University of the Sunshine Coast executive Professor Birgit Lohmann concedes there are challenges facing the area, as latest figures show local graduates are struggling to find work.

The university’s senior deputy Vice-Chancellor said they were aware of the fact there were “obvious challenges for graduates, particularly if they want to stay on the Sunshine Coast”.

The Good Universities Guide released data this week which ranked USC as second-last in the state for graduates gaining full-time employment (64.6%) within four months of completing their course.

The Coast’s university was also ranked lowest in Queensland for graduates’ median salary ($53,500).

University of Southern Queensland was ranked top in both employment outcomes and median salaries in Queensland for 2017/18, while Central Queensland University and James Cook University were second and third respectively in both criteria.

The national average rate of graduates entering the full-time workforce within four months was 69.5%.

Professor Lohmann said USC was improving employment prospects for its graduates by partnering with the Sunshine Coast Council as part of its Regional Economic Development Strategy, to boost the local economy.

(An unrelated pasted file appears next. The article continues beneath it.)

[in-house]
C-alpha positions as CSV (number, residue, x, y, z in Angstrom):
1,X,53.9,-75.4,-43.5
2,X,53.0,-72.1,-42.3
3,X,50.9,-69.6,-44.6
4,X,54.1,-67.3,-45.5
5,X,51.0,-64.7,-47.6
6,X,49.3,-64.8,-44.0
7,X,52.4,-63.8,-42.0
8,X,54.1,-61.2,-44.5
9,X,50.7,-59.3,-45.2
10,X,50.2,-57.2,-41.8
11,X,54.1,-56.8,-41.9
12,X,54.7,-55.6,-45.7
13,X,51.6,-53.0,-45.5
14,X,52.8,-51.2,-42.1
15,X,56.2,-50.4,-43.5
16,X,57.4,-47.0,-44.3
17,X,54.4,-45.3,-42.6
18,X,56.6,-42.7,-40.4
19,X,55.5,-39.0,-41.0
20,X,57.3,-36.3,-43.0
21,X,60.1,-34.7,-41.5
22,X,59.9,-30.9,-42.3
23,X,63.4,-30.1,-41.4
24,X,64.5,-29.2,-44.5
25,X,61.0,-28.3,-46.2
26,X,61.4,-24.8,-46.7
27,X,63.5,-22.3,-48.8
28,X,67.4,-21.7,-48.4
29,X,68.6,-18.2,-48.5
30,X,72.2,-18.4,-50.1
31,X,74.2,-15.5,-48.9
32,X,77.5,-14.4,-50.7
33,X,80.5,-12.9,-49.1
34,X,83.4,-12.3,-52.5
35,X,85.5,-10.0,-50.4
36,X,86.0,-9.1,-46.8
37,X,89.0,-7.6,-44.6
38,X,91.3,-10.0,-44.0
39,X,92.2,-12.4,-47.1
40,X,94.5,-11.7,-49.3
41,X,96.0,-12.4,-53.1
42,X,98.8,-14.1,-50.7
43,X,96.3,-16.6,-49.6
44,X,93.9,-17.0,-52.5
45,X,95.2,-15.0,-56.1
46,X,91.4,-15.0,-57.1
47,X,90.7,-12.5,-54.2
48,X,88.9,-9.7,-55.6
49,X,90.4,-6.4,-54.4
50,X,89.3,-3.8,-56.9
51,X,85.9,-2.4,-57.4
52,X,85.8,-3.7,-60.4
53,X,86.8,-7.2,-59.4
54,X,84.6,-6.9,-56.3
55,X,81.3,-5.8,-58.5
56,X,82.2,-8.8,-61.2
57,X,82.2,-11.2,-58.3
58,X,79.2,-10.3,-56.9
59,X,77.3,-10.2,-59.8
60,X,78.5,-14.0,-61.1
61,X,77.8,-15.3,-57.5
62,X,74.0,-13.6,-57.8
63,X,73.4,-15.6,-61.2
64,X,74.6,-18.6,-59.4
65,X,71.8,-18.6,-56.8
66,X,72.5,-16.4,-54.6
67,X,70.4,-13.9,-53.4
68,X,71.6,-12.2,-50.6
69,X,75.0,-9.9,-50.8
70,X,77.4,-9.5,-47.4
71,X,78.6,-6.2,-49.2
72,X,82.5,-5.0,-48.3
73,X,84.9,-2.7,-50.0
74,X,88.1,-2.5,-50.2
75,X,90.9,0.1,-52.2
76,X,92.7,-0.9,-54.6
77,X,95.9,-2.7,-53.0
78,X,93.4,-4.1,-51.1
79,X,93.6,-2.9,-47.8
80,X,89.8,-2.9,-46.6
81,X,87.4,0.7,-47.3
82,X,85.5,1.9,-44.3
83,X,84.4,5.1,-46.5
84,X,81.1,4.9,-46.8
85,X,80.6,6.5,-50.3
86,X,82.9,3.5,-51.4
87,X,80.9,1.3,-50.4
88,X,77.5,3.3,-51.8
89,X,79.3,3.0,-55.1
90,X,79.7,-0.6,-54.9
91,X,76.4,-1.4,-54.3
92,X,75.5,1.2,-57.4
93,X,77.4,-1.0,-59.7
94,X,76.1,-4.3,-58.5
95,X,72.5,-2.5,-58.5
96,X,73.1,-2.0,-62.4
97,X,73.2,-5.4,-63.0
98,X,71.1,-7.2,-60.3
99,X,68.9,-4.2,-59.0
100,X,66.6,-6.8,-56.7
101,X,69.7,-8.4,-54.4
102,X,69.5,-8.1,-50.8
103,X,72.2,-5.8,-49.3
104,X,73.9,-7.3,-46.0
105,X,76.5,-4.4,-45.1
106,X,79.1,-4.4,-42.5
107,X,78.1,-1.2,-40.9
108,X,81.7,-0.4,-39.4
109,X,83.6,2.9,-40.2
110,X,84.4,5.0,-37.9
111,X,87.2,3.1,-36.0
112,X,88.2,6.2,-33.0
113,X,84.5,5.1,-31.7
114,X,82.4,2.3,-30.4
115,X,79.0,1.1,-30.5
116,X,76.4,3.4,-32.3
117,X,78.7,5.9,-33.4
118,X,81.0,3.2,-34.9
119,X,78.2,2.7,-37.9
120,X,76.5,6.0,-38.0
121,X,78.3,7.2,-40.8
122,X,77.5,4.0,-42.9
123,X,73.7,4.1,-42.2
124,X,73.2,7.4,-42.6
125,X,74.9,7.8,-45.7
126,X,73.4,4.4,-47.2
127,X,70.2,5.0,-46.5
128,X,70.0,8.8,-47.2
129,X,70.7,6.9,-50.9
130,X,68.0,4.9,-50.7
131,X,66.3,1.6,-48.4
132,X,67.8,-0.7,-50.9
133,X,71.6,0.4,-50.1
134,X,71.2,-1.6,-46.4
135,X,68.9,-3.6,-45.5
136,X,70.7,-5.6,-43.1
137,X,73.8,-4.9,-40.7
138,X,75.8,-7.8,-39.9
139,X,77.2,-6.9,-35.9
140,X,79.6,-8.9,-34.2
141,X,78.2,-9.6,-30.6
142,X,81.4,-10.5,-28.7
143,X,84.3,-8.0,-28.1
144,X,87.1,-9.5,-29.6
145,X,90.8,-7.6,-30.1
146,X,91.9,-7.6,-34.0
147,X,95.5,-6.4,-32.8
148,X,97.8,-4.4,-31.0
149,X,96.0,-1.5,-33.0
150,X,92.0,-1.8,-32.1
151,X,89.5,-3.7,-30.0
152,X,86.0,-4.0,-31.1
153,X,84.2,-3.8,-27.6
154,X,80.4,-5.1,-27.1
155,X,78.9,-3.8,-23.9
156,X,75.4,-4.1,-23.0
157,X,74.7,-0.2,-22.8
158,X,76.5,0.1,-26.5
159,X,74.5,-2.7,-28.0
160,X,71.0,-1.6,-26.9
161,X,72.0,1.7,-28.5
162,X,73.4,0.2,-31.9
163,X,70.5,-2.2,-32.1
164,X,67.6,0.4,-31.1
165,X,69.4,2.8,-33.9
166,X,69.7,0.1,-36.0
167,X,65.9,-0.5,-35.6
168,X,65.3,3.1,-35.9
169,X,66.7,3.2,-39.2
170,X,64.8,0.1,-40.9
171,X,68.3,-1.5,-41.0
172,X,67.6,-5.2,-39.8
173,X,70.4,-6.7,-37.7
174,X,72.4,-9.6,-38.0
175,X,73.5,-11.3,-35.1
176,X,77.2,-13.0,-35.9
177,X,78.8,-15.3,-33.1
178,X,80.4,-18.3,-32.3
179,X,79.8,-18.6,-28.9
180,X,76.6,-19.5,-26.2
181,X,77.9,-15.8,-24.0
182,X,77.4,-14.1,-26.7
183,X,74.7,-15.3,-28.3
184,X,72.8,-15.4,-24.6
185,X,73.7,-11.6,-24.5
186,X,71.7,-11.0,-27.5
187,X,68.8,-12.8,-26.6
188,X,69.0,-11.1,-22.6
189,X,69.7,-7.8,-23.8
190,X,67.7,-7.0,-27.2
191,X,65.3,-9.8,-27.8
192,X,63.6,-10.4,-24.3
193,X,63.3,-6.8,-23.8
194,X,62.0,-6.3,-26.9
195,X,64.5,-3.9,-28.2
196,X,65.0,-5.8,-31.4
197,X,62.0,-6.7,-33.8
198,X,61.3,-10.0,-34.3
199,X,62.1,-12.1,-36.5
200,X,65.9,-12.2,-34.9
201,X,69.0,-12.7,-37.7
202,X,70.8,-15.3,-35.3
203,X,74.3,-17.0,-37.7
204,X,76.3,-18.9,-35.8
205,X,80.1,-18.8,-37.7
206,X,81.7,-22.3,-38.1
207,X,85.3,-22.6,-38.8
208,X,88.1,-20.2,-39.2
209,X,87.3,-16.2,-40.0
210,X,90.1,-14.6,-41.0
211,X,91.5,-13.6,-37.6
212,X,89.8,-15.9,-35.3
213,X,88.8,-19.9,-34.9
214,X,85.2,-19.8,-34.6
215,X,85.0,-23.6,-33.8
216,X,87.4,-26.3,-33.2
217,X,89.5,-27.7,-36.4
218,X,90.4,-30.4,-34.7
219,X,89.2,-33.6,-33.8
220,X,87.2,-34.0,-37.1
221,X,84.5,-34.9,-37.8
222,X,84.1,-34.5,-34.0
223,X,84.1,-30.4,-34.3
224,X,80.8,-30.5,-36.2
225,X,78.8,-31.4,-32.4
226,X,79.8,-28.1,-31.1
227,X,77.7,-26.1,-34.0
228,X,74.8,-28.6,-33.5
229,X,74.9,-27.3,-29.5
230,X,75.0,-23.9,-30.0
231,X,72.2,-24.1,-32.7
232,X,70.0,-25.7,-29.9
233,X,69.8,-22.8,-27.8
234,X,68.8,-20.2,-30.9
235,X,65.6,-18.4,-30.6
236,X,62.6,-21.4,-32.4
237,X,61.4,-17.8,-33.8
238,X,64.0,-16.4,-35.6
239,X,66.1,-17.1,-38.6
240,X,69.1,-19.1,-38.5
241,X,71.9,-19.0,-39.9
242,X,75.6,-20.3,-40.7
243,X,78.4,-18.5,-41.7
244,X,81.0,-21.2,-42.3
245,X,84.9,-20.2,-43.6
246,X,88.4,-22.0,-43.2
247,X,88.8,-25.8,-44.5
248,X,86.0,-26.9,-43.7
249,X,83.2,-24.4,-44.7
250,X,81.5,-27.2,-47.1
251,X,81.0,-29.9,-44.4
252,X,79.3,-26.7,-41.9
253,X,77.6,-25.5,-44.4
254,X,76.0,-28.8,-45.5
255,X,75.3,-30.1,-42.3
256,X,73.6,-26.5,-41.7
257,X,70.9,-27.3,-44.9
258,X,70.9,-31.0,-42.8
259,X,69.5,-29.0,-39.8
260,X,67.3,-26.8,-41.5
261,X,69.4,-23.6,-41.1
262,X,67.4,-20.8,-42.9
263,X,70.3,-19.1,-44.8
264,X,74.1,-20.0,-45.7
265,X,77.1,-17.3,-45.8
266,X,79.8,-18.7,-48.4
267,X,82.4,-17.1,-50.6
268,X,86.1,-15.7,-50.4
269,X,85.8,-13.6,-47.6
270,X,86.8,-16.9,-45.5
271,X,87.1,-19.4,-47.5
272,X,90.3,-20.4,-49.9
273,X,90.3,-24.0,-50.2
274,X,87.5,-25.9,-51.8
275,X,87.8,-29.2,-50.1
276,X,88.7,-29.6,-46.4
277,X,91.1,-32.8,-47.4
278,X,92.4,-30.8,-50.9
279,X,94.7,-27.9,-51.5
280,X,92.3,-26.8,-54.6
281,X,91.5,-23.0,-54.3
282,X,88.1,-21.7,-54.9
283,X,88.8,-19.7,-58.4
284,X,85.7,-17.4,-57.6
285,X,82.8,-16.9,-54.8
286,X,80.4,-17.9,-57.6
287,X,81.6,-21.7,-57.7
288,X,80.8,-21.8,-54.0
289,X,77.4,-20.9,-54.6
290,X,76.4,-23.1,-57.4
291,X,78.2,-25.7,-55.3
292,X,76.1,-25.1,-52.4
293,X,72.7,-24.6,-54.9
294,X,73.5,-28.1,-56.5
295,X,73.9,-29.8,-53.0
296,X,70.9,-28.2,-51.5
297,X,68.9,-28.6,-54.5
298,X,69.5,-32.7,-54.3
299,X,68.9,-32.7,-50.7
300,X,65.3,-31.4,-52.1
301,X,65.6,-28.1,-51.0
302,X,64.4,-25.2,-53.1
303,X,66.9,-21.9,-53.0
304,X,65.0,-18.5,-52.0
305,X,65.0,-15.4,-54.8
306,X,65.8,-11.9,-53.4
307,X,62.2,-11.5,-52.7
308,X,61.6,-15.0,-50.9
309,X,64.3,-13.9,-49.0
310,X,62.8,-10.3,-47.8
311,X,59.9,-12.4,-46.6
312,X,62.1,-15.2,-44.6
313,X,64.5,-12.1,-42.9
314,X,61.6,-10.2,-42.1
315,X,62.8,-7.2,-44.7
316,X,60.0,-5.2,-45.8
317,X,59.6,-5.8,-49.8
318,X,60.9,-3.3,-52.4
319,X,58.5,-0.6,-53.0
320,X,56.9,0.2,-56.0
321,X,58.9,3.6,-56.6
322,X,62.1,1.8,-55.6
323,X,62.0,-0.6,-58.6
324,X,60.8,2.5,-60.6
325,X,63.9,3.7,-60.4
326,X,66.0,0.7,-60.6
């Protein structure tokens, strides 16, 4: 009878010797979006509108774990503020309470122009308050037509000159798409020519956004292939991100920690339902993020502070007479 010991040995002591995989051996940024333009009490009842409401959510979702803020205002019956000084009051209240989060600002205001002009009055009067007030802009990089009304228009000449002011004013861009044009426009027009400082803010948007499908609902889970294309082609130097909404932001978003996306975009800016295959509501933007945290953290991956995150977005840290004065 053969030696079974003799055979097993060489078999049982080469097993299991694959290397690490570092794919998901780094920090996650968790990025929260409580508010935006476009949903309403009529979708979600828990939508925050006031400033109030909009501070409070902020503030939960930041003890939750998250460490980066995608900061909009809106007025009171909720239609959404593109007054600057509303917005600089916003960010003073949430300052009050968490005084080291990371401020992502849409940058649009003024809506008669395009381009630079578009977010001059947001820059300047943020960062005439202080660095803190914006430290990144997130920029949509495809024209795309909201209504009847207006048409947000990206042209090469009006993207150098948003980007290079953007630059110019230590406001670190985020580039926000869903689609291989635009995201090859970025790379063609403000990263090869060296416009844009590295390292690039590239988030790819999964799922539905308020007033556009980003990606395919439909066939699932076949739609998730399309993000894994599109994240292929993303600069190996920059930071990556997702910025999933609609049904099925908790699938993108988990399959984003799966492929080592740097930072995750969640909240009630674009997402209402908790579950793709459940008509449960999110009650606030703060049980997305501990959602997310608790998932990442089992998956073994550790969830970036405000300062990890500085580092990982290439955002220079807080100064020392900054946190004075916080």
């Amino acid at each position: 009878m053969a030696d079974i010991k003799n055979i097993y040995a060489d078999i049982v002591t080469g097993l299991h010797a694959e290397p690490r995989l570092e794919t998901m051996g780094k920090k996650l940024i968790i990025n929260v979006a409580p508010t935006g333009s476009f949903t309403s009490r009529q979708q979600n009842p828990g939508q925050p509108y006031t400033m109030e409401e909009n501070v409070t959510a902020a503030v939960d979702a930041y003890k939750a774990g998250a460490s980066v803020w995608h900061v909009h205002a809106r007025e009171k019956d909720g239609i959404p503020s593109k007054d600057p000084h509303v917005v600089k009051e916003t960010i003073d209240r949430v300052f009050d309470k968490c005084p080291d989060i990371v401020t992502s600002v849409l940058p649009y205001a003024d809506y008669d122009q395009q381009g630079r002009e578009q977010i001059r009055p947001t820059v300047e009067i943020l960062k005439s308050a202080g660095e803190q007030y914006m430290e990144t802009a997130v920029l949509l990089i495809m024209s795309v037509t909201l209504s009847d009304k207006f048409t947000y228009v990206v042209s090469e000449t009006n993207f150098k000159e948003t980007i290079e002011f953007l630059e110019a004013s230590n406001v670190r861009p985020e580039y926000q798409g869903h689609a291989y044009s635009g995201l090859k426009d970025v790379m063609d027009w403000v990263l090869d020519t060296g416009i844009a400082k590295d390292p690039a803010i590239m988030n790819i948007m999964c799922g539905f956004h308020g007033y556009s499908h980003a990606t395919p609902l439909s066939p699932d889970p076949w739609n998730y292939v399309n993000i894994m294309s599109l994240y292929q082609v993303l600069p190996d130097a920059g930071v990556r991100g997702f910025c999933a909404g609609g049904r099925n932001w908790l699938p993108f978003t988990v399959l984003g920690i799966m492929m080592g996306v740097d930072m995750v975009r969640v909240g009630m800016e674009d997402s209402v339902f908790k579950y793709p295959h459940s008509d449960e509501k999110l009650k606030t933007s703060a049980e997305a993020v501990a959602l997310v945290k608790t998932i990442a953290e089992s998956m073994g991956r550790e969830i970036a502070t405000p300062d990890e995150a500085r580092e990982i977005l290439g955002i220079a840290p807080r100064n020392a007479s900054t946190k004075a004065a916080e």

She said the overall employment figure, including part-time employment, was “much higher” for USC, and research done as part of the Beyond Graduation surveys showed USC graduates finding full-time employment within three years was up around 90-95%.

“The university does have a very high proportion of mature age students,” Professor Lohmann explained.

Professor Lohmann said she expected the four month post-graduation employment figure to improve in years to come as students found work in the local medical sector.

The university’s new campus at Moreton Bay is also hoped to provide an employment boost, through greater connections with the energy and technology industries in that region.

“This (lack of full-time employment) isn’t the picture if you look a couple of years out,” she said.

USC Student Guild vice-president Samuel Chee said there would have been a number of factors contributing to the figures, and added the statistics were “only applicable” to that four-month period.

 

This article originally appeared on the Sunshine Coast Daily – Coast uni graduates struggling to find work

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